“Right now, a lot of our west-side forests are fairly homogeneous,” Donato said, “due to a legacy of how we’ve managed many forests in the past and how we continue managing forests.”
The rarest habitat condition found in forests in the Cascades is called “preforest,” the condition immediately following a fire where there is an abundance of snags, downed wood, ferns and grasses. Preforest is also one of the most biodiverse habitats found in the region.
The ecosystem that burned near Bolt Creek was a common one in the Cascades, in terms of it being a largely middle-aged forest. Scientists said the fire’s footprint and new preforest growth could be a “net positive” for the mountain landscape, making way for more diverse species.
Some residents voiced concern over the Bolt Creek wildfire’s potential impact on forest-dwelling animals.
Displaced wildlife from a fire of this size generally have not been a major issue, Donato said.
“Not to say there’s no displacement — there’s probably some,” Donato said. “But there’s a big landscape around it that accommodates most of the animals that are in what’s now the burn footprint.”
From a scientific perspective, it’s valuable for people to “zoom out” from the wildfire and see it as part of a bigger landscape, over a broad time period, said DNR scientist Joshua Halofsky.
“Our human memory and lifespan isn’t long enough to encapsulate the frequency of these events,” Halofsky added.
Donato and Halofsky have researched forest regrowth following other wildfires west of the Cascades, including the Norse Peak fire of 2017 that burned over 20,000 acres on the north side of Highway 410, northeast of Mount Rainier National Park. Other examples of recent wildfires in the region include the 6,700-acre Goodell Creek Fire of 2015 and the 24,100-acre Big Hollow Fire of 2020.
“What’s impressive and amazing to us is that, by and large, we are seeing these forests come back,” Halofsky said. “You’re starting to see the herbaceous community come back, and you’re starting to see tree regeneration already.”
‘Replant and start all over’
Two parcels of land owned by the Tulalip Tribes — totaling roughly 1,000 acres — are near the area burning in the Bolt Creek wildfire, said Jason Gobin, fish and wildlife director for the tribes.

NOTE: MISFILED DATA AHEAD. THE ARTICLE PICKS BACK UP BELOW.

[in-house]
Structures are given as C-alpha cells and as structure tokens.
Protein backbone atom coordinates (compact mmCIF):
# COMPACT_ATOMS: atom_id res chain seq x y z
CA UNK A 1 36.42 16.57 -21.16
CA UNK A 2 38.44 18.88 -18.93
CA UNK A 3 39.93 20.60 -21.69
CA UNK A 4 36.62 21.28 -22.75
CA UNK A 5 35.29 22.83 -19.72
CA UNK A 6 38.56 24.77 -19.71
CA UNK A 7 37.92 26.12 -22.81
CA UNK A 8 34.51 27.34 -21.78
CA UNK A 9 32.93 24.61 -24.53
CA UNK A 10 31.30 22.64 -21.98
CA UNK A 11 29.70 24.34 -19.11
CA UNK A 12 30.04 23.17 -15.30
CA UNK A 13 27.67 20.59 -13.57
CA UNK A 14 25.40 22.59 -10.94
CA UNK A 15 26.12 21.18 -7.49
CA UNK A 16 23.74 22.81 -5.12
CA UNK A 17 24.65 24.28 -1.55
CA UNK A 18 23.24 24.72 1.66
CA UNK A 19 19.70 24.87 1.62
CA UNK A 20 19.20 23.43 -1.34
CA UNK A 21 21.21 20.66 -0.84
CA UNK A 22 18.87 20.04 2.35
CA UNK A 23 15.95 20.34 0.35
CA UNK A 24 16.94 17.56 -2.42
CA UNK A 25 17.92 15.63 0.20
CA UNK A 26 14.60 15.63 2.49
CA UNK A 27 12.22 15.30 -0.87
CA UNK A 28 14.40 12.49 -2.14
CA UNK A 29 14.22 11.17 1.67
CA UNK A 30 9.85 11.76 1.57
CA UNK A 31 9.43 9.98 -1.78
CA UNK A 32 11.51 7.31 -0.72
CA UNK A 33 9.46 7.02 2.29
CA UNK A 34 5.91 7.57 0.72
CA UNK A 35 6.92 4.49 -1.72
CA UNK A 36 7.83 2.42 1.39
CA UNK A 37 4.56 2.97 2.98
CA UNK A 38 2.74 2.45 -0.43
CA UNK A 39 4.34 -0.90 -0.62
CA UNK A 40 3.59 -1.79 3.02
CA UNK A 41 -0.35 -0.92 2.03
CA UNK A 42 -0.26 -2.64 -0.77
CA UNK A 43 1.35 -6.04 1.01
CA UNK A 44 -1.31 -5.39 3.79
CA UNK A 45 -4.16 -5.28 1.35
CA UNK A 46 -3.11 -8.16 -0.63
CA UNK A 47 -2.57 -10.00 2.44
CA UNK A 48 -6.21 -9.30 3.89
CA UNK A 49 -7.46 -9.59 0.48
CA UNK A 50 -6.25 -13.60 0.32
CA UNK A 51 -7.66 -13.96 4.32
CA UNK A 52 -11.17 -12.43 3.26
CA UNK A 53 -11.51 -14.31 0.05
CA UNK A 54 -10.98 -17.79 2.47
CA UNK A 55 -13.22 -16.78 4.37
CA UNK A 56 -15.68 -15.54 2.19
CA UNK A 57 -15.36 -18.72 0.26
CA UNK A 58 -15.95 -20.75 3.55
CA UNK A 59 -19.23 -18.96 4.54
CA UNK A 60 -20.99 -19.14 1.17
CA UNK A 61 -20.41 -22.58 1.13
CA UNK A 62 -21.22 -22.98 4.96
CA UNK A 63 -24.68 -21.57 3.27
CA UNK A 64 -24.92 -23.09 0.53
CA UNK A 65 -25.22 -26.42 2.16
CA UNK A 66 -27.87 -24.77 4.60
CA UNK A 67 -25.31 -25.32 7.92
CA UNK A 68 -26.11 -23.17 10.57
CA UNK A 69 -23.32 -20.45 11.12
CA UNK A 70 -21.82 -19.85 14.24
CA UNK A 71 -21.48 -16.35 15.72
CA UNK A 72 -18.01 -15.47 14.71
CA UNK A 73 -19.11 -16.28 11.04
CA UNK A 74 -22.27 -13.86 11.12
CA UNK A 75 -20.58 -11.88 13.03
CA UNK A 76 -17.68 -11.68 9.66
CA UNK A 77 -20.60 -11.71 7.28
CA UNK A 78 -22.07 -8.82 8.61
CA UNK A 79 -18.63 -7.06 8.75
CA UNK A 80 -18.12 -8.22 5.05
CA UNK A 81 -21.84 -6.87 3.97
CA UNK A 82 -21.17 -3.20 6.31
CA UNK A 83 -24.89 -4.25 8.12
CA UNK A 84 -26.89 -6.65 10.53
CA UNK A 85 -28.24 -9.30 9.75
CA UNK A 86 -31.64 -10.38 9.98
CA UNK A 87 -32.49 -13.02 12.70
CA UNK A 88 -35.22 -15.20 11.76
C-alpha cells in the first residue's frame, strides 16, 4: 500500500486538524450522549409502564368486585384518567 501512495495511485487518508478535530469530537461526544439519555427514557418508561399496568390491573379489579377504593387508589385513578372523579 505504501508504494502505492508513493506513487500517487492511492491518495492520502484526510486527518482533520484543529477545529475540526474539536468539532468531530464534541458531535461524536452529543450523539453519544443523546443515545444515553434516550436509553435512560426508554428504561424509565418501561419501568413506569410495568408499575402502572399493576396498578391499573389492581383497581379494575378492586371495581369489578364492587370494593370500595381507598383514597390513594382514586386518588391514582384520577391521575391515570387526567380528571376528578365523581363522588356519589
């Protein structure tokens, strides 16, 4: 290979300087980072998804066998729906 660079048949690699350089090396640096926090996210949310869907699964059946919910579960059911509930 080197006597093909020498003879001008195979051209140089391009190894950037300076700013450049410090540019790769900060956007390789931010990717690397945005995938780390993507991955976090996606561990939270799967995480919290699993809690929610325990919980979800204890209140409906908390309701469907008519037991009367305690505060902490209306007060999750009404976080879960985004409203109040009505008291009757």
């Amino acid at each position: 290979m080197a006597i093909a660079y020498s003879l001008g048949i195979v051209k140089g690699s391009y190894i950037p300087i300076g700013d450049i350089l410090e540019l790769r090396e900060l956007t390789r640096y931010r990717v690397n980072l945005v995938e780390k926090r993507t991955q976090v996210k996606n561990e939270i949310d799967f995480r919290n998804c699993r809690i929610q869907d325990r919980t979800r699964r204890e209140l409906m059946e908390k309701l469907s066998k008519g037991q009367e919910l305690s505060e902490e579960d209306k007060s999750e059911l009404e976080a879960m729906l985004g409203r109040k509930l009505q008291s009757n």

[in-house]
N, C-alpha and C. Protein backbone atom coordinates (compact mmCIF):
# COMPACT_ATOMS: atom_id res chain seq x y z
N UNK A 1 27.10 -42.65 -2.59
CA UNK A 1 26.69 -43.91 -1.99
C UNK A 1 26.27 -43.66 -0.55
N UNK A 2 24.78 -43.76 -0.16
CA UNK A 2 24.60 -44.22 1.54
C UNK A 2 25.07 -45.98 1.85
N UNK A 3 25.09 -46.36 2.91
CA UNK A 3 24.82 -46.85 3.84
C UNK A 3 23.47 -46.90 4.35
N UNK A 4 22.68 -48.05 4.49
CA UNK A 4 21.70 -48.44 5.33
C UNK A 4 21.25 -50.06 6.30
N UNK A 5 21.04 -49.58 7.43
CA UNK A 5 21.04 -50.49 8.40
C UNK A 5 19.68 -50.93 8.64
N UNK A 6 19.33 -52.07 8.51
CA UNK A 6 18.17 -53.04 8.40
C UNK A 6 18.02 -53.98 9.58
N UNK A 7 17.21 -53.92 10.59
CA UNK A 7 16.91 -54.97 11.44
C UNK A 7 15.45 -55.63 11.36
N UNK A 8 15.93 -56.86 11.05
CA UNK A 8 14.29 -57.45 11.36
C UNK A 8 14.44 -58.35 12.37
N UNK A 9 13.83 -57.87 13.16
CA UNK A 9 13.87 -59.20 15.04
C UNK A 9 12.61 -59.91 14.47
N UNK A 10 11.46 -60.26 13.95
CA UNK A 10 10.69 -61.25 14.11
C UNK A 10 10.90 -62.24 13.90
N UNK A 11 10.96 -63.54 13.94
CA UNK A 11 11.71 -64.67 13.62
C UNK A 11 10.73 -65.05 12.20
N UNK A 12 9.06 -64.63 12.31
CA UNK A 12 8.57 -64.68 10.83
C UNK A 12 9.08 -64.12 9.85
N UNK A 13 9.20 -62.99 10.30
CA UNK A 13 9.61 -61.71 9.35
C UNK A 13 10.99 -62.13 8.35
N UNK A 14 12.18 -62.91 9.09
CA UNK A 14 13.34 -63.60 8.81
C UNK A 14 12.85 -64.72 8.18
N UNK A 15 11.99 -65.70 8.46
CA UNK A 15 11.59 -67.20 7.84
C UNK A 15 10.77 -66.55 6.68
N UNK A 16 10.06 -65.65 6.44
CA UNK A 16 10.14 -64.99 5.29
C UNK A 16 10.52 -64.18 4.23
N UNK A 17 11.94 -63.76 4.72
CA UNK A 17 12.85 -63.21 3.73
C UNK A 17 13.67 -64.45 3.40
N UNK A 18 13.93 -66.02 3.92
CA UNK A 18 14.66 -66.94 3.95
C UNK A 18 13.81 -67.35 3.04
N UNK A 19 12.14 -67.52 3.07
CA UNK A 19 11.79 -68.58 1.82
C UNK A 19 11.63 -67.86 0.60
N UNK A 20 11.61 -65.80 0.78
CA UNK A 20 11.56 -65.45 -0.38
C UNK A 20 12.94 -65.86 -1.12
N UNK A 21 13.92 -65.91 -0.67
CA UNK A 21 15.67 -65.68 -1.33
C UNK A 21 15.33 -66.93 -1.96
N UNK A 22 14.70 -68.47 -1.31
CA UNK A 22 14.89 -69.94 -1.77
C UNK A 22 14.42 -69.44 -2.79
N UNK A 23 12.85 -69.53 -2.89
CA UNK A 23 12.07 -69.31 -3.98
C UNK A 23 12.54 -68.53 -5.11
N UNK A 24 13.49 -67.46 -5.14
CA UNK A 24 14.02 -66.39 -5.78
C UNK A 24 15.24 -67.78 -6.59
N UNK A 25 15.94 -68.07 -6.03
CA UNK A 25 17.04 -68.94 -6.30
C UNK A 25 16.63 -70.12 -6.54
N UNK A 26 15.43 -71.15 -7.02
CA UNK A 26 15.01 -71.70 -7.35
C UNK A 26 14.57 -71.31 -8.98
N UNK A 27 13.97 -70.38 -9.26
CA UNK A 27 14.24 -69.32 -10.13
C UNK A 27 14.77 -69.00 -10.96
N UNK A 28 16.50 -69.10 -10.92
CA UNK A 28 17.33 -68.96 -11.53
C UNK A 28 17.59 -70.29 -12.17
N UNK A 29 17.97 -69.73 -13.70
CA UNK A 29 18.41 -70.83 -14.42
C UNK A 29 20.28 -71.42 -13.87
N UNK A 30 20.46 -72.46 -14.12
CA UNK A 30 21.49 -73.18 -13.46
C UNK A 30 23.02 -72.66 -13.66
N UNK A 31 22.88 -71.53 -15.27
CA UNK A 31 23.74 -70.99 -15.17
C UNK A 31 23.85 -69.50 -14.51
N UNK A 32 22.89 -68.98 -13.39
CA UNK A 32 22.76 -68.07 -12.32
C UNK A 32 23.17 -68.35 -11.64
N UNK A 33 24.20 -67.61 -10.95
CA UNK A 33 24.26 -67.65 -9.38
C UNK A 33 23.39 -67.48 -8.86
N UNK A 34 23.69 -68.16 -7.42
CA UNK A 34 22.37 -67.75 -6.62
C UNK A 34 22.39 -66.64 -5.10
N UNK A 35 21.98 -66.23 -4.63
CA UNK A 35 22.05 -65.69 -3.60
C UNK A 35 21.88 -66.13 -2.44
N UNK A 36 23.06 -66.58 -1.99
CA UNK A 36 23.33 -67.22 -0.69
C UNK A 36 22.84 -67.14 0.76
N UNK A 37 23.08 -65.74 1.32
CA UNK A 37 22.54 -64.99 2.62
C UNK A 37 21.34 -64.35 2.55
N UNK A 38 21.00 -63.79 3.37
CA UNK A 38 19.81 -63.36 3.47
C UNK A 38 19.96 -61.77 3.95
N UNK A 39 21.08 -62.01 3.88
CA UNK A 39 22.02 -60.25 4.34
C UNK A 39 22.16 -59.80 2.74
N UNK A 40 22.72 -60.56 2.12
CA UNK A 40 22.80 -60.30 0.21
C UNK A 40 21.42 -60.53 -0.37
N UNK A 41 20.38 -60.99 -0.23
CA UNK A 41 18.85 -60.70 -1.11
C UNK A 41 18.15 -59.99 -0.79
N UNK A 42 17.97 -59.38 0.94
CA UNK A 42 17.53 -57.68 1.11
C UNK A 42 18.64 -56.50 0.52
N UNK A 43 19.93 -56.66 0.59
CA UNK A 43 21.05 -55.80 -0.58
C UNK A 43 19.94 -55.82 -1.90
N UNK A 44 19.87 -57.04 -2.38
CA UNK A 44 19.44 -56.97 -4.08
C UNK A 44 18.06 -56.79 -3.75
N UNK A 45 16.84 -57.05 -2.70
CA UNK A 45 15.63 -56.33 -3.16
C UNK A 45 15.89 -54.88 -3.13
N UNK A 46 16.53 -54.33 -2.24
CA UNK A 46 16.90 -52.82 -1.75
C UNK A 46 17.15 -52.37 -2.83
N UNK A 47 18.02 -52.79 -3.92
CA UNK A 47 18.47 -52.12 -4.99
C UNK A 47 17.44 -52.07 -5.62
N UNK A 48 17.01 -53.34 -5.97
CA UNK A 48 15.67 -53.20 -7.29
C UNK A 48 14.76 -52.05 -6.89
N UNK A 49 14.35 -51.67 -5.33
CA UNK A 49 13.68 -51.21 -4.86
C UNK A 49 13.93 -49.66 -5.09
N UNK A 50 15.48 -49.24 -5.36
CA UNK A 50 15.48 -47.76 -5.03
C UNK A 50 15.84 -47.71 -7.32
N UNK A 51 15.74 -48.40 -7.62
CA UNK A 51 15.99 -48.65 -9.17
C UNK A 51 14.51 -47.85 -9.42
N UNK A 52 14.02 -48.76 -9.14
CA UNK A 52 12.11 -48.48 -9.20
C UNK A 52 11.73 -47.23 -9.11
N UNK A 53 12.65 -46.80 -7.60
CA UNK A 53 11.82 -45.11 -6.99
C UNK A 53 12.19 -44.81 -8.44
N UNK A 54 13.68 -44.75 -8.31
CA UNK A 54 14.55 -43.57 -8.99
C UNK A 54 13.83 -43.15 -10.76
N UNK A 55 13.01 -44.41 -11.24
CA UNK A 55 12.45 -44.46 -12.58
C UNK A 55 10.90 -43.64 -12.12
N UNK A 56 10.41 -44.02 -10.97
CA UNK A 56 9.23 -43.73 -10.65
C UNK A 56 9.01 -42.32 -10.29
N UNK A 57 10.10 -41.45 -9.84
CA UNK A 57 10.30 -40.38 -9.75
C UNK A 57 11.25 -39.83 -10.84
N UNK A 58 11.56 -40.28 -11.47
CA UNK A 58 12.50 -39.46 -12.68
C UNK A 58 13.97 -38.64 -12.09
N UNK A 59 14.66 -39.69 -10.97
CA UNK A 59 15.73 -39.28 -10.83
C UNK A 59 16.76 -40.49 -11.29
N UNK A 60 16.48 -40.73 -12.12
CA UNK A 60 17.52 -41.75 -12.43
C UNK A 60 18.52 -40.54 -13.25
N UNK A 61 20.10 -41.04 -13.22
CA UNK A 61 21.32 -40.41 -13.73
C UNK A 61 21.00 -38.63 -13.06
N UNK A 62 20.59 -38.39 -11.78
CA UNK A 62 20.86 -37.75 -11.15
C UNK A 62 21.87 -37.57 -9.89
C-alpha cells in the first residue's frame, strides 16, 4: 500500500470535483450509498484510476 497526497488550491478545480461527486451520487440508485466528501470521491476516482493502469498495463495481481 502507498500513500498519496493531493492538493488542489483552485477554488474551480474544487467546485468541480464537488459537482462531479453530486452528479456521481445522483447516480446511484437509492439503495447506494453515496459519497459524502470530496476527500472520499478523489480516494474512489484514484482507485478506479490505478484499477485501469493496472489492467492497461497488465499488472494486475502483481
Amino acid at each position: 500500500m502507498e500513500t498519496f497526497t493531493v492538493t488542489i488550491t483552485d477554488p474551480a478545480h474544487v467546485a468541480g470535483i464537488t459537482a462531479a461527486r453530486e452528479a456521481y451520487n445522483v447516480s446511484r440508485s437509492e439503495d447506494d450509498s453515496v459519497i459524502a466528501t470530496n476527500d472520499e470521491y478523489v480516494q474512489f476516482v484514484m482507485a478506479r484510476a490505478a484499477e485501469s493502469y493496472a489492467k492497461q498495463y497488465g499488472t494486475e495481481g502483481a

The Tulalip Tribes purchased the Grotto Lake and Eagle Creek properties in 2019, “in efforts to allow a safe and sacred area for tribal members to harvest berries, pull cedar, camp, hike, hunt, collect resources for cultural arts and hold cultural practices.”
Gobin said he and others are waiting to get clearance to visit the properties and assess the damage.
“We’re hoping to get up there within the next week or so,” Gobin said. “It’s a disappointment. I guess we’re going to have to replant and start all over again.”
Huckleberry bushes growing in one area might need to be replanted, along with Douglas fir and hemlock trees.
“It was an enticing piece of land because of its proximity to Tulalip and its relation to our Coast Salish ancestors,” reads a Tulalip News story. “Along with that, because of the drastic levels of elevations, the parcels’ vegetation grew many different variations of natural resources that tribal members could collect and utilize.”
When the fire calms down, Snohomish Conservation District workers plan to support those with burned land.
“If people have questions about forests and fire risk protections, they are more than welcome to reach out to our district,” said Stacey Dixon, a conservation district forester. “We can provide them with advice for their property.”
The conservation district has a list of tips on its website for property owners preparing for wildfires in the future. Among the suggestions, authorities urged people to make their properties accessible to first-responders: “Identify your home and neighborhood with legible and clearly marked street names and numbers. Make sure your driveway is at least 12 feet wide with a vertical clearance of 15 feet and a slope of less than five percent to provide adequate access for emergency vehicles.”
The Bolt Creek wildfire’s footprint will be a unique place for the public to research a diverse landscape that will grow in the next decade, Halofsky said. He added that DNR recognizes the fire has affected the land and humans.
Moving forward, Halofsky suggested people look into the recently created King County Wildfire Risk Reduction Strategy as a way to prepare locally. The strategy notes that more than 350,000 people — about 15% of King County’s population — live in the wildland-urban interface, or areas where people and infrastructure are at greater risk of wildfire.
“That strategy is a great example of recognizing that wildfires are a west-side issue,” the scientist said, “and that there are ways we can try to foster resilience and mitigate them when they occur, just like we do for other natural disturbances.”